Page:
How To Apply For a Coronavirus Small Business Loan

May 07, 2020

The SBA offers low-interest Coronavirus Small Business Loans through their disaster loan program.

The American economy continues to suffer the devastating effects of the COVID-19 health crisis, with small businesses bearing the brunt of the blow. As lives continue to be disrupted via social distancing and lockdowns nationwide, small businesses such as restaurants and retail are having to temporarily shut down due to “supply chain failures”, reduced or eliminated traffic, which also means an interruption of cash flow. 

Thankfully, the U.S. Small Business Administration or SBA has historically provided fully federally-funded Economic Injury Disaster Loans (EIDL) to all businesses that have been directly impacted by natural disasters or other related emergencies. 

Jovita Carranza, SBA chief, announced that the SBA will “will work directly with state Governors to provide targeted, low-interest disaster recovery loans to small businesses that have been severely impacted by the situation.”

Who Is Eligible To Apply For a Coronavirus Small Business Loan?

This loan was developed to serve small businesses and small agricultural cooperatives who have experienced significant economic loss due to the Coronavirus pandemic. One important requirement to qualify for this loan is that these aforementioned businesses must be unable to receive alternative funding. However, businesses are not allowed to apply for these loans independently, instead, local county and state officials must work with the SBA to make a declaration of disaster for their area. Only after this occurs can businesses apply for this type of loan.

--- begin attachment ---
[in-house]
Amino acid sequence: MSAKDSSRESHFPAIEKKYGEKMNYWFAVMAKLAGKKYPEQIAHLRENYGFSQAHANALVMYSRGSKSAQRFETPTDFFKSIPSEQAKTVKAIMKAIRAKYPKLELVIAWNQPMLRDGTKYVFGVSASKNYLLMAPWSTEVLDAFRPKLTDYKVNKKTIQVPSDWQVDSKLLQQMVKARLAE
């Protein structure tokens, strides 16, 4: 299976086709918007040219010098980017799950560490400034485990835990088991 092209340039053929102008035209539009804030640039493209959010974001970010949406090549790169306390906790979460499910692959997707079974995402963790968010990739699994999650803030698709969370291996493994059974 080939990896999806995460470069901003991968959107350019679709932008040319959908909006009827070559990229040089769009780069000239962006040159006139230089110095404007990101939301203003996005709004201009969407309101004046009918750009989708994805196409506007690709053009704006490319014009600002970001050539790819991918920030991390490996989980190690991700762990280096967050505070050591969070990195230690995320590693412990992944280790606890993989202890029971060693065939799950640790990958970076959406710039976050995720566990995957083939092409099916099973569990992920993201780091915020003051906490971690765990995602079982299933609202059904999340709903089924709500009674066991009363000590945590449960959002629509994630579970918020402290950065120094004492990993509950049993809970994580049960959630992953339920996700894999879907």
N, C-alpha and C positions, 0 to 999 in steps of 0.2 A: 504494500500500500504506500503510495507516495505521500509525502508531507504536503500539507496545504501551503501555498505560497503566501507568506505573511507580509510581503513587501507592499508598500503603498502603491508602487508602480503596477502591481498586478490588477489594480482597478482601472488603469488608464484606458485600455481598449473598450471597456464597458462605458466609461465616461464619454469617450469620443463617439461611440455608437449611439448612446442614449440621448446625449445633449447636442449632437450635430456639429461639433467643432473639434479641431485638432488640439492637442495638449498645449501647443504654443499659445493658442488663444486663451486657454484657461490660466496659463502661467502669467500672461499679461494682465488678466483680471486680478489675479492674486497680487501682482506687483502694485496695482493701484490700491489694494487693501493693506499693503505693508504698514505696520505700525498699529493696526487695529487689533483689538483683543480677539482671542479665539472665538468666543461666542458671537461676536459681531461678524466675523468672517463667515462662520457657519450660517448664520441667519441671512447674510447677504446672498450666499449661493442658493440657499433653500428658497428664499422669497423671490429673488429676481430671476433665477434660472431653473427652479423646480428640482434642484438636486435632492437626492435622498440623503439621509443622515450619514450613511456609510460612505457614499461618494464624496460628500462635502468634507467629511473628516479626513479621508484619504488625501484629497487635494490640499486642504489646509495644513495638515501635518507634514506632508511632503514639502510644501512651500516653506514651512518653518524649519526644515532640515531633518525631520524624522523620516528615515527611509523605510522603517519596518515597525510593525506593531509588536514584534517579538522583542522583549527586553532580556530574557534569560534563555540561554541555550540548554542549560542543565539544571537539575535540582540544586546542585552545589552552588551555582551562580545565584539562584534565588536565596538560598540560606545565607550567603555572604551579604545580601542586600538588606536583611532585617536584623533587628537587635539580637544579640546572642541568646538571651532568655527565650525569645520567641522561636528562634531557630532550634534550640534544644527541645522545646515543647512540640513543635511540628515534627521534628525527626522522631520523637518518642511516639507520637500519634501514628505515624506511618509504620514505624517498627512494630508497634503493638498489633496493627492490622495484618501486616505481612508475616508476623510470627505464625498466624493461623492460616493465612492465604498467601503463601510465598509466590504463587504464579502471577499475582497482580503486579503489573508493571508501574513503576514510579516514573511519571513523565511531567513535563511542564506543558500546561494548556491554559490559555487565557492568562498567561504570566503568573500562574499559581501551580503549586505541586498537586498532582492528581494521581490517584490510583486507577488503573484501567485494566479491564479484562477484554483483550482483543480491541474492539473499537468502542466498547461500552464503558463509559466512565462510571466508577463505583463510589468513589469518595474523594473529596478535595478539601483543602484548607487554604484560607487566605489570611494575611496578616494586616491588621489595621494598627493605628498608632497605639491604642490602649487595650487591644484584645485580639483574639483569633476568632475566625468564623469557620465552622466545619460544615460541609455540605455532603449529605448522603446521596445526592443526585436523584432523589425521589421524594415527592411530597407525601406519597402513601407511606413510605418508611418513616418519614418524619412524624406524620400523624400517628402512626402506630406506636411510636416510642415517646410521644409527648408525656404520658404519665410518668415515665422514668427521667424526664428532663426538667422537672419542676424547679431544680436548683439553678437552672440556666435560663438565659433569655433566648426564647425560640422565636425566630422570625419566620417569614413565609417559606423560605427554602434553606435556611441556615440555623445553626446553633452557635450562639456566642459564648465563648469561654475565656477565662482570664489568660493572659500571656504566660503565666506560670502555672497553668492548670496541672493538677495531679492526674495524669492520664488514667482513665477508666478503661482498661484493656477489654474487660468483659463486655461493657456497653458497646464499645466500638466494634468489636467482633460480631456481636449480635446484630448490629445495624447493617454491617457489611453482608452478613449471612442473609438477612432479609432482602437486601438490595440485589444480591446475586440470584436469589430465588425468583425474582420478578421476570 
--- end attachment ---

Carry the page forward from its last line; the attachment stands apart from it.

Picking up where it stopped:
How To Apply For The Coronavirus Small Business Loan

Here are the steps to applying for the Coronavirus Small Business Loan:

  1. Apply For a Loan: You have three options for applying for this loan: a) online using the website, b.) in-person at a disaster center (although this option is currently unavailable given the circumstances), c.) by mail.
  2. Property Is Verified and Loan Decision Is Made: The SBA will review your existing credit before they begin an inspection to validate your losses. An SBA verifier will be assigned to provide an estimate of the total physical loss to your  “disaster-damaged” property. After reviewing any insurance or recoveries, a loan officer will determine your eligibility. The SBA can still issue you a loan even though your insurance recovery is pending. The loan officer will work closely with you to gather all the necessary information needed to reach a decision. The SBA’s goal is to reach this decision between 2-3 weeks. The loan officer will be in contact to talk about the loan recommendation and what to do next. You will receive the loan decision in writing.
  3. Loan Is Closed And Funds Disbursed: Once the decision has been made, the SBA will send you the Loan Closing Documents to get your signature. As soon as they receive the signed Loan Closing Documents, the first disbursement will be issued to you within 5 days. For Physical Damage, the funds will be $25,000. For Economic Injury, it will be $25,000 (as well as the Physical Damage disbursement).